Elizabeth II and the myth of imperial nostalgia
Britain’s mourning for the queen has nothing to do with a longing for the empire.
The eyes of the world are on Britain. The nation is in mourning for the loss of Queen Elizabeth II. Thousands of well-wishers have lined the streets to pay their respects to Britain’s longest-ever serving monarch. So what explains this behaviour? Why was Elizabeth II so popular? Well, according to the New York Times and other (mainly American) observers, those lachrymose Britons are all in the grip of a dangerous nostalgia for the old empire.
On the day of the queen’s death, the New York Times instructed us to ‘Mourn the queen, not her empire’. This guest essay, by Harvard professor Maya Jasanoff, argues that the queen’s role, in presiding over the post-imperial Commonwealth, has obscured the ‘bloody history’ of the decolonisation process of the 1950s and 1960s. And this has allowed Britons to wallow in ‘outdated fantasies’ of a supposedly benevolent British Empire and of a supposedly peaceful transition to the postcolonial era.
Apparently, such fantasies of imperial greatness are still rampant in contemporary Britain. ‘Some of Elizabeth’s domestic popularity can likely be attributed to a sense of colonial nostalgia that has surged in the UK in recent years’, claims an article in Smithsonian magazine, quoting historian Brooke Newman.
We are forever hearing that ‘imperial nostalgia’ is on the rise in Britain. Indeed, just two days before its essay on the queen and the empire, the New York Times carried an essay by Kojo Koram, accusing new UK prime minister Liz Truss of being ‘in thrall to empire’.
The ‘imperial nostalgia’ trope exploded in the wake of Brexit in 2016. As observers in Britain and abroad struggled to make sense of the eminently sensible mass public rejection of the European Union, a litany of ever more bizarre and fantastical excuses were dreamt up. Most of these explanations for Brexit focused on the alleged defects of the voters, and rarely on the defects of the anti-democratic EU or the elitist campaign to remain a part of it.
The EU’s chief Brexit negotiator, Michel Barnier, blamed the Leave vote on ‘nostalgia for the past’ and ‘the hope for a return to a powerful global Britain’. A Washington Post headline claimed that ‘Britain clings to imperial nostalgia as Brexit looms’. ‘Imperial fantasies have given us Brexit’, wrote the Guardian’s Gary Younge. In the same paper, historian David Olusoga presented the plans for post-Brexit trade deals with the Commonwealth as Empire 2.0. Entire books have been devoted to finding a link between Brexit and empire, such as Danny Dorling and Sally Tomlinson’s Rule Britannia: Brexit and the End of Empire, which tries to draw a direct link between 19th-century imperialism and 21st-century Euroscepticism.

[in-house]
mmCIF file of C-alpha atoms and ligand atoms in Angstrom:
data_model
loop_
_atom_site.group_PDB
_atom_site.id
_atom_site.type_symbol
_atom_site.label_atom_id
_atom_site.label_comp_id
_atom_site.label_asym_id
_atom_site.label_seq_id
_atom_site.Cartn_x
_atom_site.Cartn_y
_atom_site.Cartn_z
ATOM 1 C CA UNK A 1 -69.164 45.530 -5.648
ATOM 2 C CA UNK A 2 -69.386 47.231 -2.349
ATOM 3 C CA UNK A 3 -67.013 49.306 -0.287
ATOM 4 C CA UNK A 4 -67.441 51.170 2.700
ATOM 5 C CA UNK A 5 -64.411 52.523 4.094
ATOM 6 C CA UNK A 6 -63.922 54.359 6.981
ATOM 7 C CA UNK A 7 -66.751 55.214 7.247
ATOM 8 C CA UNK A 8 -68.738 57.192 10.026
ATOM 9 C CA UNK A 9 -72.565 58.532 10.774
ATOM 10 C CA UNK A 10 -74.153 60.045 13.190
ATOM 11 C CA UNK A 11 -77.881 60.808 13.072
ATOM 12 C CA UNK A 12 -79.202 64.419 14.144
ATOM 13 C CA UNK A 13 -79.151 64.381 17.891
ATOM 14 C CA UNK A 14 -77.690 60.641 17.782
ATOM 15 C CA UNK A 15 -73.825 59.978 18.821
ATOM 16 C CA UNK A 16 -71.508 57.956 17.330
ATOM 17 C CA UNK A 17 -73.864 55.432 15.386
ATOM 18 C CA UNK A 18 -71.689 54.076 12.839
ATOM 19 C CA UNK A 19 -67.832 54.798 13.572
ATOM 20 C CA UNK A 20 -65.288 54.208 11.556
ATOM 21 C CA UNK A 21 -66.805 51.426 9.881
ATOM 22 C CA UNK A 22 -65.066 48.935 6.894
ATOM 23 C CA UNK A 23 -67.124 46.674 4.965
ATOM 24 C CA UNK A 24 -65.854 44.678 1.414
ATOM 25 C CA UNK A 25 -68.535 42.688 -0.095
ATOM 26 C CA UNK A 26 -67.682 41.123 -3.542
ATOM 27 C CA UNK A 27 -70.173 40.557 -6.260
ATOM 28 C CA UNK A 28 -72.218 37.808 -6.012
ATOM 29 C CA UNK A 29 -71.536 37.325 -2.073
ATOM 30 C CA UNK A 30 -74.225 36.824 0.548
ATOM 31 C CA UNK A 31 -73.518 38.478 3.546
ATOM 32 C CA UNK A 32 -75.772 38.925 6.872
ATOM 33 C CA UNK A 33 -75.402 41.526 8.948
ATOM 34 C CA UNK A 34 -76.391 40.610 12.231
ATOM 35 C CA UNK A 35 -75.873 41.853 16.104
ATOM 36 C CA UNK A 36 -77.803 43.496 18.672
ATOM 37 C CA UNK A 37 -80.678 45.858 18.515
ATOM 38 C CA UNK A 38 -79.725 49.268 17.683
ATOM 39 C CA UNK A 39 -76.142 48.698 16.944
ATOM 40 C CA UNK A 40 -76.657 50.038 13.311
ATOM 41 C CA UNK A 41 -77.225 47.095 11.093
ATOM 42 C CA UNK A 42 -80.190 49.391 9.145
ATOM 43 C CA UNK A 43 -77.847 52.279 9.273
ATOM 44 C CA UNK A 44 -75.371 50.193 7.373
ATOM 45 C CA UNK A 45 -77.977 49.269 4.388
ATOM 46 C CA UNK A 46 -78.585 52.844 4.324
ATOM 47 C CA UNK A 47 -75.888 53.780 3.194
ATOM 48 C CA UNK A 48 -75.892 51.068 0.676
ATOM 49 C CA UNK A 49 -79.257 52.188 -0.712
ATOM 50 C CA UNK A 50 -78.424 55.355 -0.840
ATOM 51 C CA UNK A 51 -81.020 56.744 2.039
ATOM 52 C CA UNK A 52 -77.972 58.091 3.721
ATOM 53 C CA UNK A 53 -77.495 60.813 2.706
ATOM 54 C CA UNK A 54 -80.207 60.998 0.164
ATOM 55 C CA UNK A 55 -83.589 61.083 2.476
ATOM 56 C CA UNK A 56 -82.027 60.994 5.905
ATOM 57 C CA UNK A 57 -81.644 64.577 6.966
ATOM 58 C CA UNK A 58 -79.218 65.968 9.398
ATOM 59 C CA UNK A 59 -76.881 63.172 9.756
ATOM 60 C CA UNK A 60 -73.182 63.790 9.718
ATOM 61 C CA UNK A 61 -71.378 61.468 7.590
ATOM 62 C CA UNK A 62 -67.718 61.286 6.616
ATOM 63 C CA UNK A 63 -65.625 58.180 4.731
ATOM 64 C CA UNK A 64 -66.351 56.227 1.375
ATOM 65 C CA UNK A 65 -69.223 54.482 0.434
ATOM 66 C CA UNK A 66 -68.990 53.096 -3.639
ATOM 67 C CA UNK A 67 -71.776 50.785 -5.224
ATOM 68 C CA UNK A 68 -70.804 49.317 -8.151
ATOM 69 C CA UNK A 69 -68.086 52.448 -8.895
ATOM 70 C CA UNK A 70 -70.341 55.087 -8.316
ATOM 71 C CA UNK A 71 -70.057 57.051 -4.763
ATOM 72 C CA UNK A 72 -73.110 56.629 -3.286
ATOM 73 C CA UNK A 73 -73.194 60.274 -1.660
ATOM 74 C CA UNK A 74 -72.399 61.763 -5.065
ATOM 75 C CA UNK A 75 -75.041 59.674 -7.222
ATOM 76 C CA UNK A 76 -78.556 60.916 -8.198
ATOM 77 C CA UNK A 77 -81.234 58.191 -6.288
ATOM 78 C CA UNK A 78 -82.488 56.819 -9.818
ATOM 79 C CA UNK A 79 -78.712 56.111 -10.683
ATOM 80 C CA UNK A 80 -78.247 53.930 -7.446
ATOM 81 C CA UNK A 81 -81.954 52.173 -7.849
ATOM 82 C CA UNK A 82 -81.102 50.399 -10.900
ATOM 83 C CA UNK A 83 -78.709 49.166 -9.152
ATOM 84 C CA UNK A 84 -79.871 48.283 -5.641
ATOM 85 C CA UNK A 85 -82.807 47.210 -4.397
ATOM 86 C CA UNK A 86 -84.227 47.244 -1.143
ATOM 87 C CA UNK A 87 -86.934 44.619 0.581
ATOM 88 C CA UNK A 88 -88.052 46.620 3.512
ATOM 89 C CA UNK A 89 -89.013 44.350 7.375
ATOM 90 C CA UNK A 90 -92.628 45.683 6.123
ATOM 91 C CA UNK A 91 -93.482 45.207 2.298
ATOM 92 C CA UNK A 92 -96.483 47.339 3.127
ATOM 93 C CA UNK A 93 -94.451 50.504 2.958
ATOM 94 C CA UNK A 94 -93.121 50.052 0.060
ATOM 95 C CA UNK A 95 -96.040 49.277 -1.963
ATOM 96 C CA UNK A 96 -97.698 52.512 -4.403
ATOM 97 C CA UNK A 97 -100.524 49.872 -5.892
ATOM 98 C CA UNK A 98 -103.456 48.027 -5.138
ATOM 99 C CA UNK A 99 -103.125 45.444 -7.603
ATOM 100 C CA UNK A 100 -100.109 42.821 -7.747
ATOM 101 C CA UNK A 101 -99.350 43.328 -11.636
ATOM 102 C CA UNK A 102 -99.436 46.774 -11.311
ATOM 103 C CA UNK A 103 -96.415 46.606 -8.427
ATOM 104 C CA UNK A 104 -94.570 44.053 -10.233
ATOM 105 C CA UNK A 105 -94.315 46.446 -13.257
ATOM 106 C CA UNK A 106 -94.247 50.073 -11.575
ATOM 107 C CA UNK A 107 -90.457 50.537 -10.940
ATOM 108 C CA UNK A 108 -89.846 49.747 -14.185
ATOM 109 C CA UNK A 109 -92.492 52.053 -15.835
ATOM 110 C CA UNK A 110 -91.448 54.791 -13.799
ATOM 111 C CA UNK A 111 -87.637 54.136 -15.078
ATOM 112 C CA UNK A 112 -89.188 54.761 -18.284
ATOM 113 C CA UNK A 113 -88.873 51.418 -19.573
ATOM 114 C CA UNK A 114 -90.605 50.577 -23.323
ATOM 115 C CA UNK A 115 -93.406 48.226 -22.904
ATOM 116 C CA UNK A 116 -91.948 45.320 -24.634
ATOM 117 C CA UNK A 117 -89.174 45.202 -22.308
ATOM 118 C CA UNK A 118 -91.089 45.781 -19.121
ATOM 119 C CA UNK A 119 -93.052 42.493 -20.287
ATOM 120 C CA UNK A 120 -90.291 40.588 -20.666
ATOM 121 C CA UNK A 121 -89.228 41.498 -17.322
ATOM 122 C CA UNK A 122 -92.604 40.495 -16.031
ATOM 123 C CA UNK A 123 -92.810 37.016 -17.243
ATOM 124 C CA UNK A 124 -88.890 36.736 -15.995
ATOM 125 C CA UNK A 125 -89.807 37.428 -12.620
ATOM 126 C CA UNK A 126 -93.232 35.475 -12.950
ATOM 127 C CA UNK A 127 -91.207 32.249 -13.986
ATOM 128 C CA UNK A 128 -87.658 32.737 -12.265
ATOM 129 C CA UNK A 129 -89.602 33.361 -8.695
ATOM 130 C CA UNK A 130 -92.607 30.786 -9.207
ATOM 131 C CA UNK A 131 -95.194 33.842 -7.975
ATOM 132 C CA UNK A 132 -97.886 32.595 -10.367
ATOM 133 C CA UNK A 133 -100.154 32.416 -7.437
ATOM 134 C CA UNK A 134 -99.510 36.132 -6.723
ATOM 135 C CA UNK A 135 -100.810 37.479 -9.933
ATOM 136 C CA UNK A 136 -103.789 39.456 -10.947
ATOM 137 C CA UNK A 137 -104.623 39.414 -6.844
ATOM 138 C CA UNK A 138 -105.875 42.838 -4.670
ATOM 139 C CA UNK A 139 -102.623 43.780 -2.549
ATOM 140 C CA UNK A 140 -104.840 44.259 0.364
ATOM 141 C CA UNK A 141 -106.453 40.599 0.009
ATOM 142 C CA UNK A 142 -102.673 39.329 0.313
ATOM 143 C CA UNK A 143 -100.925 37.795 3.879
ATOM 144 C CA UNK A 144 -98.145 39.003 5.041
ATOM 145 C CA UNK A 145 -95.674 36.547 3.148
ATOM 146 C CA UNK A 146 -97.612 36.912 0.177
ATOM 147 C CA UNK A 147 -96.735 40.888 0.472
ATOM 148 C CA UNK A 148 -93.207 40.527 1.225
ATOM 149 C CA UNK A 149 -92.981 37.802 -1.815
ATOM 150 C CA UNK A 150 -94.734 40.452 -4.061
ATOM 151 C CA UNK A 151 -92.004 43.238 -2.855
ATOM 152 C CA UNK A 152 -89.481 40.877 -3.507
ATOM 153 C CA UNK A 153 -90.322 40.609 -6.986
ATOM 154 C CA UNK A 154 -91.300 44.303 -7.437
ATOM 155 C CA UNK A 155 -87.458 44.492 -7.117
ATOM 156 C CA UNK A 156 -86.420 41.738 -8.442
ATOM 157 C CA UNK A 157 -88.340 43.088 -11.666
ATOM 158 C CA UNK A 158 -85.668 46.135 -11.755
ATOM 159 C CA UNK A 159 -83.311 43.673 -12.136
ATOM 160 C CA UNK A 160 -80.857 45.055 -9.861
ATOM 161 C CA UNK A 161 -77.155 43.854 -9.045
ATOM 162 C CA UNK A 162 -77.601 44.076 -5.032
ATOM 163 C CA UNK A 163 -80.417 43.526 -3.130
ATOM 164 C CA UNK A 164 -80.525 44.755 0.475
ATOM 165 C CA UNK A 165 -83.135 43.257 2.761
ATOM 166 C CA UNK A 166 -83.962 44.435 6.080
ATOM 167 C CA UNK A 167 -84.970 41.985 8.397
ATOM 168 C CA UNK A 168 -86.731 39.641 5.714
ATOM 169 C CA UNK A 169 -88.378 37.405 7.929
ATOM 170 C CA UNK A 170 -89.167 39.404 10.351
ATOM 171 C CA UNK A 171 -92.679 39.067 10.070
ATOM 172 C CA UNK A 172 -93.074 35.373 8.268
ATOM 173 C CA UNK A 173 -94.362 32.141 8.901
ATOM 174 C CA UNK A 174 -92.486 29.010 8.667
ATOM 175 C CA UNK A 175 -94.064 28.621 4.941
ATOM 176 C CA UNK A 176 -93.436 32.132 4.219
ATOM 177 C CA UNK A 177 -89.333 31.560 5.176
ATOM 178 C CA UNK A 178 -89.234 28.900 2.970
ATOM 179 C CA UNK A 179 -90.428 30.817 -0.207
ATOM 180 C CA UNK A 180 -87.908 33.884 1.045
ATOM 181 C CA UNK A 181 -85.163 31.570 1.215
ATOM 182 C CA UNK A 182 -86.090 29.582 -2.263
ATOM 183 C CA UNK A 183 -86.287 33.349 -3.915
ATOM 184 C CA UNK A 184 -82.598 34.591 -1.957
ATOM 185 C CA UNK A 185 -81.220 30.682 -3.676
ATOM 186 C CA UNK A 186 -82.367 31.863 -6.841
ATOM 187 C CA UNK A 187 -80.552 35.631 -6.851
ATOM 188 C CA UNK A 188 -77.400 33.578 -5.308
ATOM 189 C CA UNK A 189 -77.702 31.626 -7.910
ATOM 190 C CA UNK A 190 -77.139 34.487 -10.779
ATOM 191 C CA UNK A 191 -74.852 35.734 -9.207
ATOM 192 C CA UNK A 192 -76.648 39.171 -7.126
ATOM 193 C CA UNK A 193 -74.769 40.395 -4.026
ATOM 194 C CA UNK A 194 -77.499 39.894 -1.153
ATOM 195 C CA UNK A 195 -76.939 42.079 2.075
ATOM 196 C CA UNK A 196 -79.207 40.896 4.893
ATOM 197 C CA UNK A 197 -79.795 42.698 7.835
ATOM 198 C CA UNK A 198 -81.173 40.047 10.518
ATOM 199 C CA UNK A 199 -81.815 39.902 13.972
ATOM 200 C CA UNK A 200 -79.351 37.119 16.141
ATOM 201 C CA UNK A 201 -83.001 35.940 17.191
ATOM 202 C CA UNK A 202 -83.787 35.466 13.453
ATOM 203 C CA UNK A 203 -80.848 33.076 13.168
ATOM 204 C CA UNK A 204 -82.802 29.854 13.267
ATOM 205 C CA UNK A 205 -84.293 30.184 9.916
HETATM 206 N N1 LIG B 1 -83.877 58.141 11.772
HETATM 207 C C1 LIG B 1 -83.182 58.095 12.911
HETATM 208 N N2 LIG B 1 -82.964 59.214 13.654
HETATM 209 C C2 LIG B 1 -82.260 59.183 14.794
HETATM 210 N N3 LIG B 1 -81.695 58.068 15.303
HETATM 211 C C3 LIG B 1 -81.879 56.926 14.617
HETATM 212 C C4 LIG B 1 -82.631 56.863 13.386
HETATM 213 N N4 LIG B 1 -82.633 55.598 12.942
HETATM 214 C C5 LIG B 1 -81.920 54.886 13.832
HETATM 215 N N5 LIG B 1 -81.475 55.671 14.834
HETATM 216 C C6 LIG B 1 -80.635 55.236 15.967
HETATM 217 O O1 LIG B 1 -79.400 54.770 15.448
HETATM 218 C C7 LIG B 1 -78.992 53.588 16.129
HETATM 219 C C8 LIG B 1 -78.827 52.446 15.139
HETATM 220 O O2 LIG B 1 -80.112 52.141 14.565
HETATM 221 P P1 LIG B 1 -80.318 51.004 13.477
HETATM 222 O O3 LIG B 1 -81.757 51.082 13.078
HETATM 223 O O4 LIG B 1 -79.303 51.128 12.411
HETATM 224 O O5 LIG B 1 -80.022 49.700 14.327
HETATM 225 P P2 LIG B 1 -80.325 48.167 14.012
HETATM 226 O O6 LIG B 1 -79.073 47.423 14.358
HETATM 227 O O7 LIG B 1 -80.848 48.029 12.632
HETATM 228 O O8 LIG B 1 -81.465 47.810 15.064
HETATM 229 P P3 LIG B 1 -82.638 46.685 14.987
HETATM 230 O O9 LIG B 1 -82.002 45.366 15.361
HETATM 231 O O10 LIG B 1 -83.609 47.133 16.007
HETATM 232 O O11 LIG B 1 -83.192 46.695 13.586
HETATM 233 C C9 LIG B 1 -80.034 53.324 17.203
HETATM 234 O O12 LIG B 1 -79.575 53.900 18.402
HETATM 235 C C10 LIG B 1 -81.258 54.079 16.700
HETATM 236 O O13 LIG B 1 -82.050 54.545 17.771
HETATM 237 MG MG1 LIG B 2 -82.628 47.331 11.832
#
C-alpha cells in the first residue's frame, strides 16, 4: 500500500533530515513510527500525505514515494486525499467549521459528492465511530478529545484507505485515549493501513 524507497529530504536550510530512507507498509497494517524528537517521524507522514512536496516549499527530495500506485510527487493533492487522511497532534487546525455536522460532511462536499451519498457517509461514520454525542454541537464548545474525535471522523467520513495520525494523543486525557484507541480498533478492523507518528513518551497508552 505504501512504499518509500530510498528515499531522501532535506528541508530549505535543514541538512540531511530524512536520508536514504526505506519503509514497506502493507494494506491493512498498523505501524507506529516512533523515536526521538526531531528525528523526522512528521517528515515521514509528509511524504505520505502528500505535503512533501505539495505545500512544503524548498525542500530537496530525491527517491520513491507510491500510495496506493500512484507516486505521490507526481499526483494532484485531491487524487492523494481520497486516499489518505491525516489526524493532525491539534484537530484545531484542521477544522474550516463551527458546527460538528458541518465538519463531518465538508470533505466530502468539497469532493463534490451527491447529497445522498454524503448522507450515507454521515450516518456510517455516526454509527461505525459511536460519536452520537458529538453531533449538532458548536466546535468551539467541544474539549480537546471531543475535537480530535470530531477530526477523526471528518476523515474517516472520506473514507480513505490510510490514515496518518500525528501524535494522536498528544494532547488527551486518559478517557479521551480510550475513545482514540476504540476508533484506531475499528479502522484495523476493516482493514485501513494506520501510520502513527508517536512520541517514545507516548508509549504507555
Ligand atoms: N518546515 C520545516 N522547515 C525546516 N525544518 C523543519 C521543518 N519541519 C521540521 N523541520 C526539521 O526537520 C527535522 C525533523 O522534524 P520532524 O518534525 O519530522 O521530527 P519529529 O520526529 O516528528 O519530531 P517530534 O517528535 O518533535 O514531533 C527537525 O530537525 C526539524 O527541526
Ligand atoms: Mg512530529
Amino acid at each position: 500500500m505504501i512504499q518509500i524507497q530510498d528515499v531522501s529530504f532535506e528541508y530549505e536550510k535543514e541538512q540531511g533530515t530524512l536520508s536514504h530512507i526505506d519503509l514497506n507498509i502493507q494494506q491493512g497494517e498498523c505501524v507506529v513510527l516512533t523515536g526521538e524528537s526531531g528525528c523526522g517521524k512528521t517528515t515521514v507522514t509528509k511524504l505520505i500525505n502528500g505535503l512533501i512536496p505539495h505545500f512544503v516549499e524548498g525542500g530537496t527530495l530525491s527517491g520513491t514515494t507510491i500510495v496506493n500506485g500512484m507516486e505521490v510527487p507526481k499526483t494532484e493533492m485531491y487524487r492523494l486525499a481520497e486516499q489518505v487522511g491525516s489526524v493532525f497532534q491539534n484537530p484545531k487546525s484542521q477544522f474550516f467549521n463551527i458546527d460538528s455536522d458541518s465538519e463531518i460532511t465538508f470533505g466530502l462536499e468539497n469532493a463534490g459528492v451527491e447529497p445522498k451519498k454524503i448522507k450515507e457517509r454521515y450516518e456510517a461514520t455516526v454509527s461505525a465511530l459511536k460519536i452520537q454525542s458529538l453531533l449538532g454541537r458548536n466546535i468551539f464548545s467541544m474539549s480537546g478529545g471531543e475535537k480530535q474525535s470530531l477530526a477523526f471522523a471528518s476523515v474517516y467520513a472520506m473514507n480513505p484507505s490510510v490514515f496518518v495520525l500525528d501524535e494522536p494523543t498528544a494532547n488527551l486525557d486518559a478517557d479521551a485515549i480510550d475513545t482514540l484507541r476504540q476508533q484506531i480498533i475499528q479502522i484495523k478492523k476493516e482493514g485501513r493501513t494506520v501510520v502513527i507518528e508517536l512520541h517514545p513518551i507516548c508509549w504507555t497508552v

Both of the New York Times’ empire essays this week present support for Brexit and support for empire as the same thing. Jasanoff’s essay on the queen claims that ‘xenophobia and racism have been rising, fuelled by the toxic politics of Brexit’. Meanwhile, the UK’s leaders (like Boris Johnson and Truss) are said to have drawn on ‘half-truths and imperial nostalgia’ in their vision of a free-trading Global Britain. Koram also portrays Truss’s free-market leanings as emblematic of the ‘broken mentality of empire’.
The connections between Brexit and empire are always convoluted and strained, largely because no real connection exists. In fact, hard evidence of this alleged imperial nostalgia among the public simply does not exist. Polling shows there has been a marked decline in identification with the empire over recent years. Most British people are neither proud nor ashamed of Britain’s imperial past – an entirely sensible position to take on something most of us had zero involvement in.
As for Elizabeth II, she is the monarch who oversaw the dissolution of the British Empire. This was by no means a pretty process, and the New York Times is right to acknowledge this. But it is more than a little illogical to argue that the monarch who lost the empire is popular because of the public’s attachment to empire.
You have to wonder whether the New York Times is simply projecting here. After all, it is the paper of record of an actually existing imperial power – the United States of America. One which, for all its fading prospects, still genuinely wields enormous economic and military power on every continent on Earth.
Truth be told, the ‘imperial nostalgia’ trope is just a slur on the British people, who are portrayed as small-minded, backward and racist in everything they do. Whether we are voting for Brexit or paying respects to the queen, our motivations are always assumed to be dark and malign. The New York Times and others may pose as attacking the power and privilege of the monarch, or the arbitrary cruelty of the empire. But the real target of their sneering is the British people, who in the years since Brexit they have learned to look down on with imperious disdain.
Picture by: Getty.